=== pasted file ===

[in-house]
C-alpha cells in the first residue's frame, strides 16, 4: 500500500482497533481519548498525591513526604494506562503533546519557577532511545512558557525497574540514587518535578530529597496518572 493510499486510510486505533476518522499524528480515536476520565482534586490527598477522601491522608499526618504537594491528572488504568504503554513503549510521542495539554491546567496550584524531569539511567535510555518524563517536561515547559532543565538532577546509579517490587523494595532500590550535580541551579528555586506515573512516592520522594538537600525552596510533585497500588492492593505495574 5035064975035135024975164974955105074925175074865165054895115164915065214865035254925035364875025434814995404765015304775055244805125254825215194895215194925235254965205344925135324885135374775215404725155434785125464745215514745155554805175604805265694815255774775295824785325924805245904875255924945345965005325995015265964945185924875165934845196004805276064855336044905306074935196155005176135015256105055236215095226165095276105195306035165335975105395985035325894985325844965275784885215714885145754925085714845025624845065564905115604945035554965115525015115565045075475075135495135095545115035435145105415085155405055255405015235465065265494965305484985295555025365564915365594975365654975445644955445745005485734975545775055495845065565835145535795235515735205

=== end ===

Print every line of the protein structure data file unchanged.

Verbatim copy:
[in-house]
C-alpha cells in the first residue's frame, strides 16, 4: 500500500482497533481519548498525591513526604494506562503533546519557577532511545512558557525497574540514587518535578530529597496518572 493510499486510510486505533476518522499524528480515536476520565482534586490527598477522601491522608499526618504537594491528572488504568504503554513503549510521542495539554491546567496550584524531569539511567535510555518524563517536561515547559532543565538532577546509579517490587523494595532500590550535580541551579528555586506515573512516592520522594538537600525552596510533585497500588492492593505495574 5035064975035135024975164974955105074925175074865165054895115164915065214865035254925035364875025434814995404765015304775055244805125254825215194895215194925235254965205344925135324885135374775215404725155434785125464745215514745155554805175604805265694815255774775295824785325924805245904875255924945345965005325995015265964945185924875165934845196004805276064855336044905306074935196155005176135015256105055236215095226165095276105195306035165335975105395985035325894985325844965275784885215714885145754925085714845025624845065564905115604945035554965115525015115565045075475075135495135095545115035435145105415085155405055255405015235465065265494965305484985295555025365564915365594975365654975445644955445745005485734975545775055495845065565835145535795235515735205